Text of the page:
At the close of the state's case the trial court ruled that there was sufficient evidence to take the case to the jury on both the issues of premeditation and felony murder.
When appellant took the stand in his own defense, he testified on direct examination, in part, as follows:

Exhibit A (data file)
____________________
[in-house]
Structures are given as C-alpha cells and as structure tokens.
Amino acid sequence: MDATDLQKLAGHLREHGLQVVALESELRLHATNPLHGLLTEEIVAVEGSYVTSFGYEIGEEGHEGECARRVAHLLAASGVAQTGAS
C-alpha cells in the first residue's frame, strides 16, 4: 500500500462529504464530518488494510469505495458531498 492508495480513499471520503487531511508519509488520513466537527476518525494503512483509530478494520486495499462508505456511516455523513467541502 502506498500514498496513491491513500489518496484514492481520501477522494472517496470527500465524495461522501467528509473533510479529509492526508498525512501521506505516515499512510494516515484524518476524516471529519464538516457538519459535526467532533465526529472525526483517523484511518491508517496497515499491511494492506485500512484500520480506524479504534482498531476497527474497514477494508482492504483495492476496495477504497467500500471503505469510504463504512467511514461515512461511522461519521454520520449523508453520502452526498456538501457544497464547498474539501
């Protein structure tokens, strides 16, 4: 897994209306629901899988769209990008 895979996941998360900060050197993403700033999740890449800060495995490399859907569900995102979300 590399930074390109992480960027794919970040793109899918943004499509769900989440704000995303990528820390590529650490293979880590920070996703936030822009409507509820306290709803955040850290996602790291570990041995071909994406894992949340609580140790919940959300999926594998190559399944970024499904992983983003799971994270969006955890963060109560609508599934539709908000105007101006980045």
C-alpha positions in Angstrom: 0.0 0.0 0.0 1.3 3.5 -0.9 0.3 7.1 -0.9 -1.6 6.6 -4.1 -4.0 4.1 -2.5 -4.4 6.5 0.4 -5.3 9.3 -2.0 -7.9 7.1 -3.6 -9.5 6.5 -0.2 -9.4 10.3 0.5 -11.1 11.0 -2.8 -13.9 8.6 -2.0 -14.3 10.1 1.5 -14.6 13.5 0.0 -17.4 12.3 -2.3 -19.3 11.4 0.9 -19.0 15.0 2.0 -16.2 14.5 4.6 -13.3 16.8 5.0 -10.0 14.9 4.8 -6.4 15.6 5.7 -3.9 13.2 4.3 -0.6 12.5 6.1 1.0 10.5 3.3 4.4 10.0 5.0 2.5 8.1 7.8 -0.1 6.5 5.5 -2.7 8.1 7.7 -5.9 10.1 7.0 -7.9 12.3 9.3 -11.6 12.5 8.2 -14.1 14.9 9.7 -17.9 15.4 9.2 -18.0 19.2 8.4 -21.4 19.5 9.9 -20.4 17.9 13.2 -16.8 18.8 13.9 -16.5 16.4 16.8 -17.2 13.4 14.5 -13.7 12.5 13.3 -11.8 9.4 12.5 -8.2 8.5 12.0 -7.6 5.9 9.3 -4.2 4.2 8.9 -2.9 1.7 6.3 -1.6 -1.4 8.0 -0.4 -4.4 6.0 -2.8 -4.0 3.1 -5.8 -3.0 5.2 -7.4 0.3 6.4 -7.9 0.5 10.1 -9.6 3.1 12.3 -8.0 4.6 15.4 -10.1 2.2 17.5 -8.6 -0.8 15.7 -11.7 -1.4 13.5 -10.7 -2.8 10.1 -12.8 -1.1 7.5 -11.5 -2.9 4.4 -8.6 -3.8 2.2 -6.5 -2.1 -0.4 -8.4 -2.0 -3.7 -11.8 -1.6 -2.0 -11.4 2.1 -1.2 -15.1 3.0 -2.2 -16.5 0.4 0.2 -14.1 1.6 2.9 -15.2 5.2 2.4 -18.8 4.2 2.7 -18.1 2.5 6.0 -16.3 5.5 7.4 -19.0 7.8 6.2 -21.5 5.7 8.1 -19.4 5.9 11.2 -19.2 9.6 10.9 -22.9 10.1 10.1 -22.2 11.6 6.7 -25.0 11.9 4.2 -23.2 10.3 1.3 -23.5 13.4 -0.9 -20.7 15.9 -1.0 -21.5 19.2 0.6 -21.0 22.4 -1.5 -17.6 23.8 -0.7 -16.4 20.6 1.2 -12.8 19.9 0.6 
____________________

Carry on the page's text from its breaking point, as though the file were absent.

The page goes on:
"Q. Well, I want you to testify as to what you actually recall. What is the next thing, Don? A. The other laundry. Q. What other laundry? A. The one at Yesler Terrace. Q. And do you know that laundry from somewhere else? A. I used to live right in front of it. Q. Is this the laundry where your mother did her washing? A. Yes. Q. Now, when you lived at the Terrace, Don, do you recall being in this laundry? A. Yes. Q. On many or few occasions? A. We used to hide — play games in it. Q. Do you recall the lavatory facility in this laundry? A. Yes. Q. At the time you lived there, was this facility open. A. Yes. Q. Do you recall whether they were ever locked or not? A. No. They can only be locked from the inside. Q. Now, what time of day — you say you recall the laundry at the Terrace — do you recall what time it was? A. No. Q. What do you recall about that incident? A. I walked — I remember walking in the door. Q. What did you observe as you walked in the door? A. Nothing. Q. Where did you go? A. To the back. Q. Now, I want you to testify from this point on from what you remember at the time. A. I remember going in the door, and I walked to the back, and the door wouldn't open, and I came back to the front, or I turned around and there was a bang! Q. There was a what? A. A bang! Q. And then what do you remember? A. I just remember throwing a punch. Q. Throwing a punch? A. Yes. Q. Now, then what do you remember? A. This lady flying in the air. Q. Then what do you remember? What did you remember next? I'm asking you now what you remember at that time or recalling — A. Trying to put something underneath her head. Q. And where was that? A. I think it was in the back. Q. Would you turn around, Don, and look at Defendant's Exhibit No. 1. Can you state where this was that you tried to put something under her head? A. The washing machine storage room. Q. On the left or the right? A. the right. Q. Do you remember that? A. I just remember putting something under her head. Q. Do you remember what this was? A. I'm not sure. Q. Do you remember why you put it under her head? A. I left and I went back to put it under her head. I thought she was hurt. Q. What do you mean? You said to me that the next thing you remembered was putting something under her head, and then you said you left and then you came back and put something under her head? A. I remember hitting her, I think. I remember throwing a punch at her, and I remember her going through the air, but she was still talking, and I don't know — Q. Now, after you put something under her head, what do you recall then? A. Talking to another lady. . . . Q. Now, as a result — well, I will ask you this, Don, you heard the tapes that were played by the police, did you not? A. Yes. Q. And under those tapes you gave a much fuller statement than you have just given? Isn't that correct? A. Yes. Q. Can you explain that? A. Yes. Q. Would you do so? A. When I was arrested and they told me, before, — before I was arrested, I read in the papers that I had — that there was some — they bothered two people; one — not the names, because I didn't know them, but the places. Q. Did you read the description of these things in the papers then? A. Yes. Q. When? A. It was the morning I took a bath that morning, and I was reading the paper, and I was arrested Saturday. Q. Saturday? A. Yes. Q. Christmas was on the 25th or Friday, was it not? A. Yes. Q. Do you mean on the 26th you were arrested? A. Yes. . . . Q. Now, Don, if you will try to speak up so we can all hear. When you were last on the stand, you were talking about some clothing that I believe you said you put under her head. Is that your testimony? I want you to testify from your memory of this instance. A. I don't know how to say it, but I am not sure of what I did while I was there. I am not certain. By reading newspapers, and what I was told, and what I have been listening to, I have — it fits; it makes logical sense. Q. In other words, you can't — you don't know whether it is your memory from recollection or refreshing your recollection or from what you remember of the incident? A. I have a bad sense of segregating the time. Q. Well, tell us from your total memory what happened as best you can from the time that you went back to the lavatory door and found it locked. A. I remember turning around by the door and walking back to the front, and at the time I heard a bang and a screech. Q. What was your feeling at that time, do you recall? A. Just a headache. Q. What? A. A headache. Q. After you heard the bang, what was your reaction? A. It wasn't the bang as much as like a scream, like a screech — like brakes. Q. All right, you heard this, did you? A. Yes, like a scream. Q. And then what happened, to the best of your memory? A. I remember the punch. Q. And then what happened? A. I remember her going through the air. Q. You remember what? A. Her going through the air. Q. Her going through the air, is that what you said. A. Yes. Q. Then what do you remember? A. At some stage I am folding towels, but I don't remember when. Q. Then what do you remember? A. Putting — I remember going in the bathroom. Q. And what did you do with those towels, if you remember? A. I put them somewhere. I don't know where I put them. Q. Didn't you just testify that you put them under her head? A. I thought maybe — I am not sure where I put them. I put them somewhere near her, I know. Q. Then what did you do? A. I left, went back to the front room. Q. Do you remember what you did out there? A. I think I set on a table. Q. And do you remember where the table was? A. It was in the corner. Q. What corner? Can you point to the corner with your hand? A. By the driers on the righthand side. Q. The corner by the driers on the righthand side? A. Yes. Q. And you are referring to Exhibit 1, State's Exhibit 1? A. Yes. Q. Then what do you recall next? A. Talking to a — the woman. Q. And that was Mrs. Ricks? A. Yes. . . . Q. Do you know where you went? A. I think I went home. Q. Now, I want you to try and recall as best you can from your total memory, where do you think you went? A. Home. Q. Now, you heard the police tapes, did you not? A. Yes. Q. And did you hear the question of the police officer when he asked you what you did to her? A. Yes. Q. And you said you did things? A. Yes. Q. And he said, `You mean you raped her?' And you said, `Yes.' Do you remember that testimony? A. Yes. Q. Do you recall this happening? A. Not raping her, no. Q. Do you know whether you did or didn't? A. No. Q. Do you know why you told the police this if you don't know? A. Yes. Q. Why? A. The papers already said that I did it. I just said, `Okay.' The papers said `Brutally beaten, with criminal assault'. I said `Okay.' I never said no to anything. Q. What do you mean by `you never said no to anything'? Why didn't you? A. I didn't care. Q. Do you also recall on the tapes it was stated you had taken her ring and watch; do you recall that? A. I don't remember taking it. Q. Do you remember having it? A. Yes. Q. Do you remember what you did with it? A. Yes. Q. What did you do with it? A. I took it to the pawn shop. Q. When? A. I don't remember which day. Q. What pawn shop did you go to? A. The same one my brother-in-law's watch was in. Q. Do you recall which one? A. No. Q. Do you recall how much money you got for them? A. No. Q. Was it $10? A. Yes. Q. Why do you say `yes'? A. That's what the man said, I got $10. Q. What man said that? A. The guy that was here. Q. You mean the pawn-shop man? A. Yes. Q. But from your own memory is what we are trying to get your answers, Don. Will you try and answer from your own memory rather than what you heard somebody else say? A. I don't remember getting money from him at all. I remember talking to him, but I thought it was about my brother-in-law's watch, and I don't remember giving him the woman's watch; but I said I did. Q. But you remember having the woman's watch; is that true? A. Yes. Q. Now, what is the next thing you remember? You said you went home after you left the laundry; do you remember that? A. I said I think I went home. Q. Well, now, I want you to answer what you remember. A. I don't know where I went after that. Q. What is the next thing you remember? A. I was going home then — or I had been home — I was in my neighborhood, and I was going in the back door of my house from the corner."